Saturday, November 30, 2013

How to Enhance Students' Confidence-- authentically

How can somebody overdo confidence boosts? Often, students with behavior needs display low self-esteem and confidence. As I mentioned in last week's post, "How to Help Calling Out and 'Class Clown' Behavior," educational speaker Rick Lavoie said, "When you put a kid in the position of choosing between looking bad and looking dumb, he will choose to look bad." Some students with learning needs or behavior needs become overwhelmed and throw in the towel. This, many times, brings about feelings of inadequacy and learned helplessness. We begin to see acting out, shutting down, or withdrawing. This typically becomes a self-fulfilling prophecy. However the behavior appears, confidence is usually at the root.

So how do we intervene? How do we help students who have low self-esteem, or who may be at risk for losing confidence? Do we praise them for everything they do? Will they see right through this? Let's explore the cautions of excessive praise, as well as the concerns for insufficient praise-- so we can find the happy medium.

What happens when an adult excessively praises? 
Do students feel motivation to surpass expectations?
Do they grow up expecting that they won't always receive praise?
Do they feel that the praise is sincere?
Probably not. When learners feel their work is perfect, they will be less likely to take risks.

What happens when an adult never praises? 
Do students feel good enough?
Do they feel like they'll ever meet their teacher's expectations?
Do they have a desire to put forth their best effort?
Probably not. When learners feel that a goal is unattainable, they will be less likely to take risks.

So where is the happy medium? Praise a little, but not too much? If it were that simple, every child would have high self esteem. Praise is a tricky thing that can be so powerful when used effectively. Eric Jensen listed the following awesome tips for giving the right kind of praise:

  • Praise should be contingent with performance.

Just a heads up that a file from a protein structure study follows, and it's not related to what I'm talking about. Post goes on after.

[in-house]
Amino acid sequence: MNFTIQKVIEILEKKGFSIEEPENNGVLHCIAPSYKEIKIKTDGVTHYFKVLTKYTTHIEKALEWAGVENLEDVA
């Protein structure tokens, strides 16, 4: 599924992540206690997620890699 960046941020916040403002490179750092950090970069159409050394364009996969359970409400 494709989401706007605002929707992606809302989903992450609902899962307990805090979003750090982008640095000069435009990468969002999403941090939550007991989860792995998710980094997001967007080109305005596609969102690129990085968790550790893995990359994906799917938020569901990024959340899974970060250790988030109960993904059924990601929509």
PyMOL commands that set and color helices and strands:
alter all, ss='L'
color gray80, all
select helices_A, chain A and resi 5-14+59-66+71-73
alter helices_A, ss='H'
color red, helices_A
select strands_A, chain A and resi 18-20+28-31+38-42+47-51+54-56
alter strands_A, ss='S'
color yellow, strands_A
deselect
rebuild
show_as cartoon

• Encourage students to give their best effort.
  • Provide specific, positive praise.
  • Provide gentle, honest feedback
  • Celebrate students' personal victories 
  • Use words that encourage continued growth, such as, "Keep it up,” “You're on the right track," “You're off to a great start!” etc. 

We also need to implement some things that will help students to gain self-esteem without our praise. When we teach students to write, we tell them, "Show. Don't tell." We want them to paint a picture of rich detail for the reader, which will lead the reader to visualize and draw conclusions based upon the rich writing. Confidence building is a lot like that. Show the students that they are capable. Don't just tell them. Let them happen upon this realization themselves. It's so much more powerful that way.

Here are some ideas that can help show the students that they have worth

  • Thank them for their help, and teach pride. "Johnny, you saved me so much time when you sharpened my pencils. Thank you so much!" "Jenny, you sat quietly and did your work, even when things got a little noisy in here. That really makes my job so much easier. Thank you." It's so much more personal than "Good job!" Pride is another great way to make students feel worthy, successful, and even-- cheesy as it sounds-- special. "I'm proud of you," or, "You should be proud of yourself!" are such powerful phrases. I have a Proud Wall in my classroom, where students and adults can take a slip of paper and write, "I'm proud of [name], because..." and hang it on the wall. Most of the time, it's much more powerful coming from a student than from me.